13. It is well-settled that a right of appeal conferred by the statute has to be liberally construed and when the appeal lies to the same authority, it would be too technical an approach to adopt to partly reject the appeal on the ground that a separate appeal ought to have been filed instead of a composite one. The right of appeal is by way of a remedy provided by the statute and should not ordinarily be denied to the assessee unless the law prohibits it. The Appellate Assistant Commissioner ought to have dealt with the substance of the matter rather than throwing out the assessee's appeal in so far as it related to the status on the technical ground that a composite appeal could not be entertained. We are surprised to find that the Tribunal does not consider this approach of the Appellate Assistant Commissioner as technical. The Appellate Assistant Commissioner's approach in throwing out the appeal which undoubtedly lay to him on the sole ground that a composite appeal is not maintainable can only be described as hyper-technical and in the absence of positive indication in the Act or the Rules prohibiting a composite appeal, we think the Tribunal ought to have corrected the technical approach of the Appellate Assistant Commissioner rather than piling unreason upon technicality, a phrase which we borrow from the decision of the Judicial Committee of the Privy Council. In this view that we take, we are also supported by authority.

14. In CIT v. Rupa Traders : [1979]118ITR412(Cal) , the High Court of Calcutta, while describing a similar objection raised by the Revenue as hypertechnical, held that a single appeal could lie even in cases where the assessee challenged both a best judgment assessment as well as an order refusing registration. The court also held that its earlier decision in Fuel Supply Company's case : [1965]58ITR130(Cal) was of no assistance to the Revenue inasmuch as both the law and the procedure were since altered on the enactment of the Income-tax Act, 1961.

15. The Bombay High Court in CIT v. Hansa Agencies : [1980]121ITR147(Bom) also took the view that merely because appealable orders are separately indicated in separate clauses of sub-section (1) of section 246 of the Act, it would not follow that separate appeals have to be filed from each order. The facts of that case can be said to be very akin to the facts of the present case. In that case, the Income-tax Officer made two orders on the same day, one declining to grant continuation of registration of the assessee-firm and the other an order of assessment computing the total income of the said firm as an unregistered firm as in the present case. Both these orders were closely interconnected and were appealable. The High Court pointed out that in the absence of any provision in the Act or in the Rules or in the forms to suggest that two separate appeals are required to be filed from the orders of the Income-tax Officer, a composite appeal would lie.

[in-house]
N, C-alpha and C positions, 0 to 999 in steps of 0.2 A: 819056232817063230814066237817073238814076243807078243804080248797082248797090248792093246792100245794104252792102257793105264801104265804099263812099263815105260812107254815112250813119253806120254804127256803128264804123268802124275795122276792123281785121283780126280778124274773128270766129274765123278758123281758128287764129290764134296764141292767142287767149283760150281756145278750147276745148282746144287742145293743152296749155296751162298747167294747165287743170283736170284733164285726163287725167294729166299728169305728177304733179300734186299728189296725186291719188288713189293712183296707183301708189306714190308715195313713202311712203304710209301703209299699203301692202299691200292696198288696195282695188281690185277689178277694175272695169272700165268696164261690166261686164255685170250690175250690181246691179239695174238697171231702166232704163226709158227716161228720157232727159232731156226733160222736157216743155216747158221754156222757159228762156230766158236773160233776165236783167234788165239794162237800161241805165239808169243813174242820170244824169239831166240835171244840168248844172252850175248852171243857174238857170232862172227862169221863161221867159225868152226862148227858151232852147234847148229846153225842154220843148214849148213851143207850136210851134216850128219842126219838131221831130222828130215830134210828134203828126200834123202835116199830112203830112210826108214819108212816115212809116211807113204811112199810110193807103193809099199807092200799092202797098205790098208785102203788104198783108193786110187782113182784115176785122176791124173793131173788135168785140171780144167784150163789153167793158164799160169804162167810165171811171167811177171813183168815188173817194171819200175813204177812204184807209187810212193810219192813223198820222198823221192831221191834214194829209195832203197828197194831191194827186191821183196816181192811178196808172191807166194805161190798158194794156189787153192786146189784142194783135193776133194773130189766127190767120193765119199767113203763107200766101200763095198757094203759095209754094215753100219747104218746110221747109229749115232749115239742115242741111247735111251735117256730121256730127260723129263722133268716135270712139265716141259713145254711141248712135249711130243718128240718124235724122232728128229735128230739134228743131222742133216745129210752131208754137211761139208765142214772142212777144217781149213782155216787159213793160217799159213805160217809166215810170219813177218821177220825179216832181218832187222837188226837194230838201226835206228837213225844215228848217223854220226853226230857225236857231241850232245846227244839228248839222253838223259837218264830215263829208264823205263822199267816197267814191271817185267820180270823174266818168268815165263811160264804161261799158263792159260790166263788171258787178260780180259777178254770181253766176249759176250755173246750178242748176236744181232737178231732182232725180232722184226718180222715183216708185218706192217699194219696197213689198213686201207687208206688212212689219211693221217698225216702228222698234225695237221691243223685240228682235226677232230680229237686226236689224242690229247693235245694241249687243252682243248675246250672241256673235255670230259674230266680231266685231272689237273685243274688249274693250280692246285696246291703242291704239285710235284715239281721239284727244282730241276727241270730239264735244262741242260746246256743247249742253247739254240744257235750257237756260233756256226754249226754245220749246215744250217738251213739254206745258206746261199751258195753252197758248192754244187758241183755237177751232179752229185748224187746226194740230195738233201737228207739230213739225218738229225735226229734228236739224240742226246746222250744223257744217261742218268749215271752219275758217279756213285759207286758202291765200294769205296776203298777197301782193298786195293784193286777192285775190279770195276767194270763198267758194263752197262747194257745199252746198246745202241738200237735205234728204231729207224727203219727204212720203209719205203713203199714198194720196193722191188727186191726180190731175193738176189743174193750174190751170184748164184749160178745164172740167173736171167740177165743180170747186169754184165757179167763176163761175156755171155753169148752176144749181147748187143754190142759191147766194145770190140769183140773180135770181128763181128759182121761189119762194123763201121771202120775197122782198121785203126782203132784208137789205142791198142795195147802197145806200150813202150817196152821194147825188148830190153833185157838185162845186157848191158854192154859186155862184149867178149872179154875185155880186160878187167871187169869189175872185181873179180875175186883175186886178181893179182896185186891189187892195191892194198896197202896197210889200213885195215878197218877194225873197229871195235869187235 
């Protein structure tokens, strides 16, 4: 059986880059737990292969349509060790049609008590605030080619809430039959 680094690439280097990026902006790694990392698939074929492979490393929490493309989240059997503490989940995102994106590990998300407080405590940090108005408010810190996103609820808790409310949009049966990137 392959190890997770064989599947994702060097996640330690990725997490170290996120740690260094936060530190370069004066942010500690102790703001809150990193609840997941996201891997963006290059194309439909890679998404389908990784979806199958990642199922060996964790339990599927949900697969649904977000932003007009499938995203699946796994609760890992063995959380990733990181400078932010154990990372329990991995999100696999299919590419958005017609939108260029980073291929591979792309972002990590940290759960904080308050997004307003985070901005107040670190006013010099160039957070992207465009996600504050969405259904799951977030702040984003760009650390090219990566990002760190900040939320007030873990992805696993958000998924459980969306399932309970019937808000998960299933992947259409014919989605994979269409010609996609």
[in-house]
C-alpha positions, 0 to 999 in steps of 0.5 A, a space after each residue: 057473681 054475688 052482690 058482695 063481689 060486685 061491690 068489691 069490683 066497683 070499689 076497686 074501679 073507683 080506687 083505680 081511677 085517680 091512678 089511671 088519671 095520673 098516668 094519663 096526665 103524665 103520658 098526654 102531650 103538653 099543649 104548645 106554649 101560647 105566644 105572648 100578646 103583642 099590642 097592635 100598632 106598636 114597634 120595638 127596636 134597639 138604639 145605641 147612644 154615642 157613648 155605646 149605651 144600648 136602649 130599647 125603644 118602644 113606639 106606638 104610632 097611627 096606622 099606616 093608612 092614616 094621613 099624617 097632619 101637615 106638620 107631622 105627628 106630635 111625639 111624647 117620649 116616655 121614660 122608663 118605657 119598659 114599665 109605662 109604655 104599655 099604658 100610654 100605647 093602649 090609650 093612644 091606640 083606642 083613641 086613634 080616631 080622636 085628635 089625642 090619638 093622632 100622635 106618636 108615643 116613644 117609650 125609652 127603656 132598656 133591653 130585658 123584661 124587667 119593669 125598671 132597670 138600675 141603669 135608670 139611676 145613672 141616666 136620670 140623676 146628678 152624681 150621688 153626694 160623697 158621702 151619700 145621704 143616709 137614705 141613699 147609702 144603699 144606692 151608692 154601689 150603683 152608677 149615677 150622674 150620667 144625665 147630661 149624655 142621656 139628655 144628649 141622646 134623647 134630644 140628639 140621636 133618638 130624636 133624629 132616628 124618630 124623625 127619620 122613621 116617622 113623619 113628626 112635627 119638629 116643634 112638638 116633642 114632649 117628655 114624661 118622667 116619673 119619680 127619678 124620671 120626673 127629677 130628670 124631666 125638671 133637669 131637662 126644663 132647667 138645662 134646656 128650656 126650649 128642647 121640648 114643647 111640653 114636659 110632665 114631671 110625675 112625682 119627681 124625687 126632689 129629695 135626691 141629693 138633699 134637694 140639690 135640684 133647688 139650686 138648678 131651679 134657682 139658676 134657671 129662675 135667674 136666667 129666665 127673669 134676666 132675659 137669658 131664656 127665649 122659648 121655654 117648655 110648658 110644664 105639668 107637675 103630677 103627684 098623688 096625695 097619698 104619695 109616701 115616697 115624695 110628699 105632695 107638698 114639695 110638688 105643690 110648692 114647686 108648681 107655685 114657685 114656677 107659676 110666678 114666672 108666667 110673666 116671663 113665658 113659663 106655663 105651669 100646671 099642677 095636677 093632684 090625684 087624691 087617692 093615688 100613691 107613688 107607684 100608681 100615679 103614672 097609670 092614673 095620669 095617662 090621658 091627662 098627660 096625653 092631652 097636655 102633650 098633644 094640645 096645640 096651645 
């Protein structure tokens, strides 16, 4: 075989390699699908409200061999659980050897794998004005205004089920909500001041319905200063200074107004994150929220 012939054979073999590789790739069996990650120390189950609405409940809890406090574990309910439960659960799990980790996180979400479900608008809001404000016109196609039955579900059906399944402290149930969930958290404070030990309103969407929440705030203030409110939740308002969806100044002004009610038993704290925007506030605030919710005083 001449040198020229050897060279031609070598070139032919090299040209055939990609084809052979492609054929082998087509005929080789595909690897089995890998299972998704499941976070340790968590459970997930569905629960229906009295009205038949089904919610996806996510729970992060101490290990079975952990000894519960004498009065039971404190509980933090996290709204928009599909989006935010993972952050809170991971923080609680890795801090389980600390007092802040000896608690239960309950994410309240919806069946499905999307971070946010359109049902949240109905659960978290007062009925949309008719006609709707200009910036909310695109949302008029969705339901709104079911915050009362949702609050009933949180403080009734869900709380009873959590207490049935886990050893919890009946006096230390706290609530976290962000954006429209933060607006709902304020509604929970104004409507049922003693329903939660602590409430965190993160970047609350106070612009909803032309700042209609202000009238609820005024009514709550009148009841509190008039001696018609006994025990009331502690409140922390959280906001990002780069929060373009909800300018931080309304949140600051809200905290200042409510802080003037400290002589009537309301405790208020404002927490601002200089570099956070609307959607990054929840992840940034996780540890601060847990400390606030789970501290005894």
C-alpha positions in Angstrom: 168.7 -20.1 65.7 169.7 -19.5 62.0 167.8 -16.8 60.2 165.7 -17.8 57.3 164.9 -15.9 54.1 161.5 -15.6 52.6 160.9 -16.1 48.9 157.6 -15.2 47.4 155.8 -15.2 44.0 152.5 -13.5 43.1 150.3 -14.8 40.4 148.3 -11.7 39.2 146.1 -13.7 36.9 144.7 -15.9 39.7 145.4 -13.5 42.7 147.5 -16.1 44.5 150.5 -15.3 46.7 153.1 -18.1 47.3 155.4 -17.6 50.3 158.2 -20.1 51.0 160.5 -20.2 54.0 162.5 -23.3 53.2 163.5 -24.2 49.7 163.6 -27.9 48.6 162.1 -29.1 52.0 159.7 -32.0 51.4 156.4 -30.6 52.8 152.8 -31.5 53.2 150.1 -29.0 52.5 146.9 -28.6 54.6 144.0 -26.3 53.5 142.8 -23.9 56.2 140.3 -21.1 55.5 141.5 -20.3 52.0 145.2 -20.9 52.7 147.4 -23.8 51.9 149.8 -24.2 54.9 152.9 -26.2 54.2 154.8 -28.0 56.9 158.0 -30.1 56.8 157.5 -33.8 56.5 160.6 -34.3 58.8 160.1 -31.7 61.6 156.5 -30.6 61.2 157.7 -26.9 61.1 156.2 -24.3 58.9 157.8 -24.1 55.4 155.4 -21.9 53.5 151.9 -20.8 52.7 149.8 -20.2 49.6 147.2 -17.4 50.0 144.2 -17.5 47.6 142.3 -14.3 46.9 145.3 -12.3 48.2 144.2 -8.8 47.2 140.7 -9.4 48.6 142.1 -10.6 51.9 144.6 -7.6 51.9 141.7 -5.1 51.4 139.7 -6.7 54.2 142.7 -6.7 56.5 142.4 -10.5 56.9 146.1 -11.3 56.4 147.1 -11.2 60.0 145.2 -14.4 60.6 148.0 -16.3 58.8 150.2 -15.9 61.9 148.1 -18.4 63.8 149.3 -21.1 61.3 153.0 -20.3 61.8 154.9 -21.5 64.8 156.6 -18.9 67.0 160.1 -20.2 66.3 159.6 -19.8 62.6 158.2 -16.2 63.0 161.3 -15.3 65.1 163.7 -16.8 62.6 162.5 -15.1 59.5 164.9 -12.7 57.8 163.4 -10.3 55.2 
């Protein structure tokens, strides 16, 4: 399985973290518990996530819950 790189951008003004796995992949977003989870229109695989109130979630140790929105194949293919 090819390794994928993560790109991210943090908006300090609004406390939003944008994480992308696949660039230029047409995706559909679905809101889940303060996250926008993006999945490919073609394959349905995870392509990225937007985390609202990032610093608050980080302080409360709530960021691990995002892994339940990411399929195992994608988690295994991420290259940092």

16. In Madhur Jalpan v. CIT : [1983]143ITR351(Patna) , the Patna High Court also felt that the Tribunal's approach that as the appeal in so far as it related to the refusal to renew registration was covered by clause (j) of sub-section (1) of section 246, it could not be the subject-matter of an appeal preferred under clause (c) of that sub-section, was not correct.

17. We are, therefore, of the opinion that both the Appellate Assistant Commissioner and the Tribunal were clearly in error in taking the view that a single composite appeal could not lie because different clauses of sub-section (1) of section 246 were attracted, namely, clause (c) in so far as the appeal was against the order of the assessment made under sub-section (3) of section 143 and clause (j) in so far as it related to the Income-tax Officer's order refusing renewal of registration. Since neither the Act nor the Rules prohibit a single composite appeal, we think that the view taken by the Tribunal cannot be sustained. For reasons which we have indicated above, we answer both the questions in the negative, that is, against the Revenue. Reference disposed of accordingly with no order as to costs.